Officials with Duval County Public Schools gave an update Tuesday on the search for a new superintendent after the Duval County School Board voted to suspend the search last October.
When the board paused the search last year, it said there were a lack of qualified applicants and the plan would be to readvertise the position later.
Now, the board hopes to have a new superintendent in place by July 1.
At a workshop Tuesday, the board discussed with its consultants the new timeline for hiring a superintendent.
The district looks to advertise the position from March 15 to April 15, choose semifinalists on April 23, select finalists on May 7 and choose a new superintendent at a special board meeting on May 23.
The board was considering changes to the job posting before the next search begins, including adjusting the degree requirements for the position, the “essential functions” of the job and possibly how much the next superintendent will be paid.
The job offers a salary range of $275,000 to $350,000. The original qualifications posted for the position included:
- A master’s degree from an accredited university.
- At least 10 years of leadership experience.
- Experience in a leadership role in a school district with at least 25,000 students.
Former Duval County School Board Chair Elizabeth Andersen said she was surprised that only 10 people applied for the job in the first round. Of those, only half met the minimum requirements.
The last time Duval County sought a superintendent, about 70 people applied.
Rather than choose from such a small pool, the board opted to extend the contract of Interim Superintendent Dana Kriznar until June to provide more time to revamp the search.
Some potential job applicants saw the job as a career risk they couldn’t afford to take, according to the Florida School Boards Association, which is helping the School Board find applicants.
Some candidates didn’t want to apply for a job that would start in January, in the middle of the school year, and others were concerned about the school board elections this spring, the consultant said.
“Applying for a superintendency today and being a superintendent today is different than even it was six months ago or a year ago,” said Andrea Messina, president of the school boards association. “There’s just been a lot of volatility in the role of superintendent.”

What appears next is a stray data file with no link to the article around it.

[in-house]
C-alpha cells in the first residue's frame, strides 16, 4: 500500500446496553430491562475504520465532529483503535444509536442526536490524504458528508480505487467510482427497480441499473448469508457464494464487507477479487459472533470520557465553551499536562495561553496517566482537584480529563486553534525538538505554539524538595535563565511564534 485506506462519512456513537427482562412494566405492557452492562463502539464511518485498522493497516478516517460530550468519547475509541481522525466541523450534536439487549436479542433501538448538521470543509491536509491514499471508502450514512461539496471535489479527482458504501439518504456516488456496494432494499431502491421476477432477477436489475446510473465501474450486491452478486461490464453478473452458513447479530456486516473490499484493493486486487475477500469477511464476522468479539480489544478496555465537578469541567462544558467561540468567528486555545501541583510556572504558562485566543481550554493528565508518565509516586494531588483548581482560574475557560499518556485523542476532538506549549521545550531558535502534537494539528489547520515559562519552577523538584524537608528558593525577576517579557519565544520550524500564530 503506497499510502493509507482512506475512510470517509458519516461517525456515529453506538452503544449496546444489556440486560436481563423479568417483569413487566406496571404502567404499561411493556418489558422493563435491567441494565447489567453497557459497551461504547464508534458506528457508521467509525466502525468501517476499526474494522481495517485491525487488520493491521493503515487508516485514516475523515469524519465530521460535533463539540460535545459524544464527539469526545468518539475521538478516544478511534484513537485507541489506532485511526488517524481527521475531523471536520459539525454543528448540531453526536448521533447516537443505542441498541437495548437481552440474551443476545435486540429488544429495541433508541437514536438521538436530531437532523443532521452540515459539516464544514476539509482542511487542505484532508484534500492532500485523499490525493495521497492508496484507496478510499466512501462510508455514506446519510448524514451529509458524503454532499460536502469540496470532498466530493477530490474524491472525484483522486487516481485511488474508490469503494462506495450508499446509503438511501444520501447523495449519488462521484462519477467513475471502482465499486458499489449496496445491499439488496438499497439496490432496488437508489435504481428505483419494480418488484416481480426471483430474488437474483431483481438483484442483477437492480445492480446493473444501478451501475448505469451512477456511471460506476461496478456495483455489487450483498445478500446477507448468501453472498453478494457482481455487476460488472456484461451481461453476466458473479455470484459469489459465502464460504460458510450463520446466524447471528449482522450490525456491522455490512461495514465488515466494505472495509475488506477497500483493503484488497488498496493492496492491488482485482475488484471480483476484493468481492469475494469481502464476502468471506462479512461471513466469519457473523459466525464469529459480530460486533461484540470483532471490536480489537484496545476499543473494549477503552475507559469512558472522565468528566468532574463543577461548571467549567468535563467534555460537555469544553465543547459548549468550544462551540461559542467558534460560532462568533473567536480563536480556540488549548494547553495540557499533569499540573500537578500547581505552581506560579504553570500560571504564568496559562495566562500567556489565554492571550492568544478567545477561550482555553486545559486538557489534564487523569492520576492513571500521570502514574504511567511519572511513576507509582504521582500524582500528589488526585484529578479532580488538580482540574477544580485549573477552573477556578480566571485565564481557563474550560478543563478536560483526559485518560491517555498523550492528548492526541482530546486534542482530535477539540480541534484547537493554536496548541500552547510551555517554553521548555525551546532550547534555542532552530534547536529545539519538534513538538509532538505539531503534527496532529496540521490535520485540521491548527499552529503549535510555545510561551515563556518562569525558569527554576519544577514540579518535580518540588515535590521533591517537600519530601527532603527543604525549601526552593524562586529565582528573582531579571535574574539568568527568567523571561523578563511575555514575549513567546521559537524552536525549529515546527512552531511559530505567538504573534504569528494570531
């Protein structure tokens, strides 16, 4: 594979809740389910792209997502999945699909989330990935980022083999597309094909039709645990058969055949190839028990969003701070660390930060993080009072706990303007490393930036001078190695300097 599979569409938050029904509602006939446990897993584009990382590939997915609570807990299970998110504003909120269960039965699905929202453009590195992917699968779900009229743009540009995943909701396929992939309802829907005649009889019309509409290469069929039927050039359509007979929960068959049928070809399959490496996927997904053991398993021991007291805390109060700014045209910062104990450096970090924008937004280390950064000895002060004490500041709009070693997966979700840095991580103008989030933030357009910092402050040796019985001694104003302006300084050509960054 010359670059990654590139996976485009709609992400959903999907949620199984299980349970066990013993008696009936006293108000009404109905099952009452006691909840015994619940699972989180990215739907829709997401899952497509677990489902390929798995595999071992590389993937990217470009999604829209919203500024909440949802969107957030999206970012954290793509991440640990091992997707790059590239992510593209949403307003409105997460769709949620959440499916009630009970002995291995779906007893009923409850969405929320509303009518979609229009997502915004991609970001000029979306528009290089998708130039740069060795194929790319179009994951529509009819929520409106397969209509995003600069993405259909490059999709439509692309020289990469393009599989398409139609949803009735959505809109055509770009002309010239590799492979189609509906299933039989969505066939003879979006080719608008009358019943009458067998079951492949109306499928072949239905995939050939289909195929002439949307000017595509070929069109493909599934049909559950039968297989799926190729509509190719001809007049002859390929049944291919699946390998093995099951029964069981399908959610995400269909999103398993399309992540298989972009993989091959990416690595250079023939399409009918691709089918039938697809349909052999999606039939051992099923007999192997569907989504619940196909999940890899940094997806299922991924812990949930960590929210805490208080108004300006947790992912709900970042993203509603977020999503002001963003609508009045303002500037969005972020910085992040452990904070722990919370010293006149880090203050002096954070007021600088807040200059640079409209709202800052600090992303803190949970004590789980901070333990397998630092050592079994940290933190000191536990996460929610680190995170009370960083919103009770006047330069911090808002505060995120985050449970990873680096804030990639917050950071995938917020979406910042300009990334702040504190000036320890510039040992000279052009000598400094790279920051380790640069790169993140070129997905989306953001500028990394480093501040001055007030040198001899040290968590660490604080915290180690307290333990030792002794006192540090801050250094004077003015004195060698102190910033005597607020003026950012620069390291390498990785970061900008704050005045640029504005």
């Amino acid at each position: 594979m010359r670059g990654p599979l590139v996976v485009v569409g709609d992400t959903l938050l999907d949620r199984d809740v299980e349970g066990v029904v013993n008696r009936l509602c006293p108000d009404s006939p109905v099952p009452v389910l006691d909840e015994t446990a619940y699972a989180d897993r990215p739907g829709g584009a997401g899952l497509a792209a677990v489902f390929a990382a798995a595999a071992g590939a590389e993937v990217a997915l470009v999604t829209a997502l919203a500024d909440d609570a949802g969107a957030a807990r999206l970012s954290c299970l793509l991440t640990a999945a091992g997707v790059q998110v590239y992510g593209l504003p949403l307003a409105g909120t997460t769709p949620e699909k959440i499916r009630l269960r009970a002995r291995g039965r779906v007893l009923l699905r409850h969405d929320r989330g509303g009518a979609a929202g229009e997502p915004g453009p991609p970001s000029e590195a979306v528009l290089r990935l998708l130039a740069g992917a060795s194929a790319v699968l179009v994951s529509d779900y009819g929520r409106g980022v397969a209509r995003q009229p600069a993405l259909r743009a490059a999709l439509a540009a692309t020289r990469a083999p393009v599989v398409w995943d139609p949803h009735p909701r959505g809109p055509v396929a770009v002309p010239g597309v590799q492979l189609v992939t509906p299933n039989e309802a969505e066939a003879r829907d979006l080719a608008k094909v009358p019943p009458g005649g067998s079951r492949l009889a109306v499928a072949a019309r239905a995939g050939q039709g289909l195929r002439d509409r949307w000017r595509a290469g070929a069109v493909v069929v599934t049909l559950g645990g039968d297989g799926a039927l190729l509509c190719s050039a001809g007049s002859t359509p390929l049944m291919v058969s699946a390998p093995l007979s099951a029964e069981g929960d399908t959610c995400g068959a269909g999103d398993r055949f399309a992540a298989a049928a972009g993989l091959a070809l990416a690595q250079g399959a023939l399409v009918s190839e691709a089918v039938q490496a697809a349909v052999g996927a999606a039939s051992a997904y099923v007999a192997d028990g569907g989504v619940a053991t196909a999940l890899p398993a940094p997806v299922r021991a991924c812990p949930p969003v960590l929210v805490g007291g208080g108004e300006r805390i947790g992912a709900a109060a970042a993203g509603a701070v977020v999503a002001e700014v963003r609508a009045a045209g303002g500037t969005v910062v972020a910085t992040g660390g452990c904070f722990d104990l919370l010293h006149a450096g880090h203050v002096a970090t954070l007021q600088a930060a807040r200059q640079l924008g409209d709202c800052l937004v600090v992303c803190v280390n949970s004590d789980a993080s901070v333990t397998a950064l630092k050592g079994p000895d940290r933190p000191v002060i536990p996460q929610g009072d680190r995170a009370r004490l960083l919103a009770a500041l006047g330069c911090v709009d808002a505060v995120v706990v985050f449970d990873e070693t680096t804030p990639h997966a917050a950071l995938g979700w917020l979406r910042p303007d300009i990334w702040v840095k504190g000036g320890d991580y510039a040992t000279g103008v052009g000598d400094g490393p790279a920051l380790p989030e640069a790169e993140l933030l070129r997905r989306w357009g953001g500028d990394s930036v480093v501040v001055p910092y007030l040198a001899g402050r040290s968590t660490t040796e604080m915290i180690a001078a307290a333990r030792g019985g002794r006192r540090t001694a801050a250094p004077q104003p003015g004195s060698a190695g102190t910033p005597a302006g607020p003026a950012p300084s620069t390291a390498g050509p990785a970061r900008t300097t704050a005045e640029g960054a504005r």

Andersen said new state laws have created a challenging climate for educators.
“They’re getting a lot of pressure from all sides. It’s not an easy job. And so that’s got to be a really desirable position and place to go,” Andersen said. “The timing is not good for it. But I hope that when the board goes back out, we will see more people interested.”
Messina said she can’t say for sure if there will be more people interested in applying for the Duval County Superintendent job the second time around.
“It’s possible circumstances could get worse for superintendents, or more uncertain for superintendents. It’s also possible things could settle down for superintendents … the fact that we even had as many searches this year as we had had something to do with the public education climate,” Messina said.
In a statement to News4JAX last October, Duval County School Board Chair Dr. Kelly Coker said:
Regardless of speculation, these are the facts:
1. We are in a great place right now under Dr. Kriznar’s leadership.
2. We are in a difficult time of the year for a successful sitting superintendent to make a job change.
3. The pool available to us was not sufficient for a job of this caliber in a community as desirable as ours.
4. We will not be pressed into a fast decision. It is the most important decision we will make, and our board will take the time to get it right.
This story was produced by News4Jax, a Jacksonville Today news partner.
Lead image: About 30 people attended a community forum last September at Raines High School to aid in the search for a new schools superintendent. | Will Brown, Jacksonville Today